The economic situation in the countries of the so-called Arab Awakenings is deteriorating quickly. Egypt is running low on cash – before recent rescue loans, currency reserves covered less than three months of imports – and Egyptians are hoarding fuel and foodstuffs in anticipation of future shortages. More frequent and longer-lasting power outages foretell worse to come in an economy already struggling with mass unemployment, widespread exclusion, and deep pockets of poverty.
Short-term macroeconomic stability is the immediate priority in Egypt and the other Arab Awakening countries. In the medium term, however, the viability of the current order is at stake – and not only in these countries, but across the rest of North Africa and the Middle East.
With so much at stake, Majid Jafar of UAE-based Crescent Petroleum was right to worry at the recent World Economic Forum on the Middle East and North Africa at the Dead Sea. His proposal of an Arab Stabilization Plan, inspired by the post-1945 Marshall Plan in Western Europe, is laudable. The imperative for large-scale coordinated action is overwhelming. But is the Marshall Plan the right model?
The Marshall Plan was a macroeconomic strategy involving massive capital transfers to help reconstruct the war-ravaged industrial capacity and infrastructure of economies with well-developed institutions. But what the Arab region needs are micro-oriented, project-based, and governance-heavy investments conditioned on deep reform of a business environment that is generally considered among the worst in the world.
In a joint report on the competitiveness of the Arab countries, the European Bank for Reconstruction and Development (EBRD) and the World Economic Forum call for urgent institutional reform to support private-sector growth. Excessive red tape and ineffective enforcement of competition policy and governance rules are hampering entrepreneurship throughout the region. Massive investments are also needed in education to eradicate deep pockets of illiteracy, raise overall skill levels, and better match skills to the demands of the market.
Perhaps surprisingly, there is widespread consensus in the Arab Awakening countries that the private sector is central to sustained job creation and growth. We saw this recently when the EBRD, together with the British-based organization Forward Thinking, conducted a closed-door workshop for 27 leading representatives of parties from across the political spectrum in the region. Two days of intensive discussions revealed important differences in perspective, but also many commonalities.
Private-sector development clearly means different things to different people. The parties on the right largely embrace free-market thinking, while Egypt’s Muslim Brotherhood and its kindred parties in Libya and Tunisia are deeply sceptical of the state, which they view as bloated, inept, and ultimately corrupt. Moreover, the existing banks have failed to serve these parties’ small-business and farming constituencies. Achieving ambitious goals for inclusive growth and job creation quickly without an enabling state and without using the banking system will be extremely difficult.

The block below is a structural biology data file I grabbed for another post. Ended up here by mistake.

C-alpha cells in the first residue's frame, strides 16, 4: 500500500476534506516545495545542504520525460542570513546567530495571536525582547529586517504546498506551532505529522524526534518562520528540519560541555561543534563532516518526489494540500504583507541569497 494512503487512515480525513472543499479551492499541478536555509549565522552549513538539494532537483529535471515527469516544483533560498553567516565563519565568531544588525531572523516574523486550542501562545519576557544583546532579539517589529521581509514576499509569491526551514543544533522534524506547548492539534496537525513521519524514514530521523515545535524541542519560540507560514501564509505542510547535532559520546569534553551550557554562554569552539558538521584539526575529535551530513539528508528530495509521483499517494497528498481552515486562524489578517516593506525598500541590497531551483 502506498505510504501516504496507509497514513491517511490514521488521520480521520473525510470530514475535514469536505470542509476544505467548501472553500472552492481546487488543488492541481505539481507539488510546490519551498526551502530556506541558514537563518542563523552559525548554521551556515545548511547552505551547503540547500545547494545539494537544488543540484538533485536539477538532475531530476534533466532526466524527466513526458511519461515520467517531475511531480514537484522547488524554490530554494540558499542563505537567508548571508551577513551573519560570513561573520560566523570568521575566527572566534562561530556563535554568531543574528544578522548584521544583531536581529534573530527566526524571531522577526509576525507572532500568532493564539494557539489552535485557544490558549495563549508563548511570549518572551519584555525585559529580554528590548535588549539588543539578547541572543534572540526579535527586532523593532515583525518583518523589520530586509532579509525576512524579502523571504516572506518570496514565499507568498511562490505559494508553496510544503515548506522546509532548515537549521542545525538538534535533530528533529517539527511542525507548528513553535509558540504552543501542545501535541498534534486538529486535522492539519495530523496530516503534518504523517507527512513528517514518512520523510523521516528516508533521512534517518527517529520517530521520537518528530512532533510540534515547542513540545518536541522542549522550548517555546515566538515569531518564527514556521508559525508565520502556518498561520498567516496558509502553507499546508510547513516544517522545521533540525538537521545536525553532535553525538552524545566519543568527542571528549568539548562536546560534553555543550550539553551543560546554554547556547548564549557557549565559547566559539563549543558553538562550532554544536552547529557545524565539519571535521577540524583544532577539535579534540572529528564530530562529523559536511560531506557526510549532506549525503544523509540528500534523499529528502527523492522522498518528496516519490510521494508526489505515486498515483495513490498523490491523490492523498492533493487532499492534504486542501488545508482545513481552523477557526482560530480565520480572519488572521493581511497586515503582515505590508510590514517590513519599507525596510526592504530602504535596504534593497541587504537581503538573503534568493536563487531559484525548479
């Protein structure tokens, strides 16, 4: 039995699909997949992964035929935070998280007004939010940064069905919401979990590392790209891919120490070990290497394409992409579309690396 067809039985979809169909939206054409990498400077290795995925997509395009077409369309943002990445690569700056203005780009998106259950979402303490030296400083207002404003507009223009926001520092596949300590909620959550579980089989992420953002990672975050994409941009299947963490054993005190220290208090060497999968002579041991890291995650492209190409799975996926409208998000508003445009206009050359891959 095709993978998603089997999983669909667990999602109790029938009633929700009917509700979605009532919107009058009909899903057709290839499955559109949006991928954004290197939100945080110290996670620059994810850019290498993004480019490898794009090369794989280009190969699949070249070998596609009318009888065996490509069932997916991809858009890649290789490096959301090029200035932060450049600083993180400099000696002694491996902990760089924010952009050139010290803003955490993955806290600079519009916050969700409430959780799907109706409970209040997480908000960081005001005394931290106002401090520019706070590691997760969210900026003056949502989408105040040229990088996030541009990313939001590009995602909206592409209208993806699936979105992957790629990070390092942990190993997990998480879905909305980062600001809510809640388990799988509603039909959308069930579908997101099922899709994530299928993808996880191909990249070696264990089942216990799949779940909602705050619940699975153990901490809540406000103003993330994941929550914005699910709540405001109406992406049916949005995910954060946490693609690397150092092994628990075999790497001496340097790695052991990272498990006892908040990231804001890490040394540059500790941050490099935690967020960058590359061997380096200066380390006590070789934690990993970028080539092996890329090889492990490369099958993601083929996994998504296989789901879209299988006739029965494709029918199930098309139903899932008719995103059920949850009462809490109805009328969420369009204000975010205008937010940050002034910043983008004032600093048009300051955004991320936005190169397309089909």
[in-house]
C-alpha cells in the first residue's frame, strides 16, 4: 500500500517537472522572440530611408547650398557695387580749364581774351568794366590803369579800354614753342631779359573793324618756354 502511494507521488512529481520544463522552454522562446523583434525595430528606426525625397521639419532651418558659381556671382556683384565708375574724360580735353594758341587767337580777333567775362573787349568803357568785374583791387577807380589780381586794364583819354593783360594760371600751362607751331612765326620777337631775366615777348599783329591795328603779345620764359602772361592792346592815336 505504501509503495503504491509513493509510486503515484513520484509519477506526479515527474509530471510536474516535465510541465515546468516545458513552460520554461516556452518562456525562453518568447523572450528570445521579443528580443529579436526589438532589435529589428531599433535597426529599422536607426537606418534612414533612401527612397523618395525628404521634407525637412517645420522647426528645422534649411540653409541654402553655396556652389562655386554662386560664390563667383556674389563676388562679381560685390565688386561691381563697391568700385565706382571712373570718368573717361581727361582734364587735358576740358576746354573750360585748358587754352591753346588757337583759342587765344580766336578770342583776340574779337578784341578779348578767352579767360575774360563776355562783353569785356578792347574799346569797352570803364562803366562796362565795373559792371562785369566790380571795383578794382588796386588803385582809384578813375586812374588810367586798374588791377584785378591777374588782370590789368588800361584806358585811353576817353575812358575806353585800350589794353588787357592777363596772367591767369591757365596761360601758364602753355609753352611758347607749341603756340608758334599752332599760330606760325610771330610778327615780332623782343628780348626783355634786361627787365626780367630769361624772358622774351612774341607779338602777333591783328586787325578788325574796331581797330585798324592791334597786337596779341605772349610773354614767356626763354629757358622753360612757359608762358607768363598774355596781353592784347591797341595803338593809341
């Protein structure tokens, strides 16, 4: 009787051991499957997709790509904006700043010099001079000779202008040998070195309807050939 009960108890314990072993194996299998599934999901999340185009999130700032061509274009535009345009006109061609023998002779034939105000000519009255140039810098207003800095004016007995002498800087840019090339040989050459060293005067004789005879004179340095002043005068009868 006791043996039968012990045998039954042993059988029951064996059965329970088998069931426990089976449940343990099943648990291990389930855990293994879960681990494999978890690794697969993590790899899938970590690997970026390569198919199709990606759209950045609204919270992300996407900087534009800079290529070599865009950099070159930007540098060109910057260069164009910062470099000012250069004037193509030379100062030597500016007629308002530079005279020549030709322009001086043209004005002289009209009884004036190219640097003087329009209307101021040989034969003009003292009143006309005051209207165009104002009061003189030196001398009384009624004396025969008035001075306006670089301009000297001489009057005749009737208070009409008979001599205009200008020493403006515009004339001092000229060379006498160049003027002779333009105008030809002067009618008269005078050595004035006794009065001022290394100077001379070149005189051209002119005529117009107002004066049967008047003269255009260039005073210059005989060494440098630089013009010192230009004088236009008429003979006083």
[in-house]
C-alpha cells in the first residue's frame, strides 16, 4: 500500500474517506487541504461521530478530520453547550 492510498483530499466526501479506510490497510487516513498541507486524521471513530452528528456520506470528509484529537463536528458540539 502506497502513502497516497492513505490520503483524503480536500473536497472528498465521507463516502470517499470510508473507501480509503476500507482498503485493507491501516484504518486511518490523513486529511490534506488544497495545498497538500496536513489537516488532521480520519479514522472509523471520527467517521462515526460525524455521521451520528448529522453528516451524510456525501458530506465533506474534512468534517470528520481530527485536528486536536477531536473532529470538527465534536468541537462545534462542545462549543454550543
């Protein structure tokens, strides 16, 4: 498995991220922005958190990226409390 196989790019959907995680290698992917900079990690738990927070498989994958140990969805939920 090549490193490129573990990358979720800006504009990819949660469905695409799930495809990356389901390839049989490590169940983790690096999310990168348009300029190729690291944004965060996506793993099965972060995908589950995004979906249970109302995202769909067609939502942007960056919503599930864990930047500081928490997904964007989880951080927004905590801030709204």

Without question, the main responsibility for building these countries’ political systems and reforming their economies rests with their citizens. Outside intervention has left too many scars in the public’s collective memory. But the region can look to the successful transition in Central Europe and the powerful anchor for reforms provided by these countries’ accession to the European Union. Countries like Hungary and Poland can hardly be accused of having a hidden agenda when they share their development experience. Much can also be learned from countries like Turkey, which has managed to create a dynamic and innovative private sector.
The good news is that the economies of the Arab Awakening countries do not suffer from the deep distortions that characterized post-communist Europe. Many of the early reforms have already been implemented, and reasonably sophisticated banking systems are in place. In post-communist Europe, banks had to be built from scratch out of the rubble of socialism.
As a result, while political uncertainty will take its toll on economic growth, the Arab Awakening countries should not have to face a transitional recession, as post-communist Europe did in the 1990’s. On the other hand, they are unlikely to benefit from the subsequent robust growth that most European transition countries experienced.
Jafar is right that the Arab Awakening countries need a plan. But it should be a plan for private-sector-led inclusive growth, supported by efforts in the rest of the Arab world and in the EU. Most critically, it must be a plan owned by the countries themselves and based on an approach that recognizes the critical roles of an enabling state and a catalytic financial sector. The ongoing socio-political transition, underpinned by widespread public recognition of the need for change, provides a historic opportunity to embark on growth-enhancing reforms.
Erik Berglof is Chief Economist of the European Bank for Reconstruction and Development.
Copyright: Project Syndicate, 2013.